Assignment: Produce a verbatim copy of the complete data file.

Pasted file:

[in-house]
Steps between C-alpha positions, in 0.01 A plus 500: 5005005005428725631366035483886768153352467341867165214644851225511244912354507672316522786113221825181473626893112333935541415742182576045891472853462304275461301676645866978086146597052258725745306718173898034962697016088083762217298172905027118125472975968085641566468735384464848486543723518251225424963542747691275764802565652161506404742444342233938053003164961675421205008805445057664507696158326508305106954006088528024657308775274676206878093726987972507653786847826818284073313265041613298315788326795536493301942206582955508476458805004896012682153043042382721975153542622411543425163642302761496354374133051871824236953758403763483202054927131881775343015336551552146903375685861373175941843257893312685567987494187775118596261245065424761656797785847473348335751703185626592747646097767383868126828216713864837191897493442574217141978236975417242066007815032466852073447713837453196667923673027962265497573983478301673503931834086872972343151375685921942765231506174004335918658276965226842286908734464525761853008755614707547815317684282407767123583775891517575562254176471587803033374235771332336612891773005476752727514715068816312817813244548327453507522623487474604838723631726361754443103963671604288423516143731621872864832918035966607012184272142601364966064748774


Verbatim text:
[in-house]
Steps between C-alpha positions, in 0.01 A plus 500: 5005005005428725631366035483886768153352467341867165214644851225511244912354507672316522786113221825181473626893112333935541415742182576045891472853462304275461301676645866978086146597052258725745306718173898034962697016088083762217298172905027118125472975968085641566468735384464848486543723518251225424963542747691275764802565652161506404742444342233938053003164961675421205008805445057664507696158326508305106954006088528024657308775274676206878093726987972507653786847826818284073313265041613298315788326795536493301942206582955508476458805004896012682153043042382721975153542622411543425163642302761496354374133051871824236953758403763483202054927131881775343015336551552146903375685861373175941843257893312685567987494187775118596261245065424761656797785847473348335751703185626592747646097767383868126828216713864837191897493442574217141978236975417242066007815032466852073447713837453196667923673027962265497573983478301673503931834086872972343151375685921942765231506174004335918658276965226842286908734464525761853008755614707547815317684282407767123583775891517575562254176471587803033374235771332336612891773005476752727514715068816312817813244548327453507522623487474604838723631726361754443103963671604288423516143731621872864832918035966607012184272142601364966064748774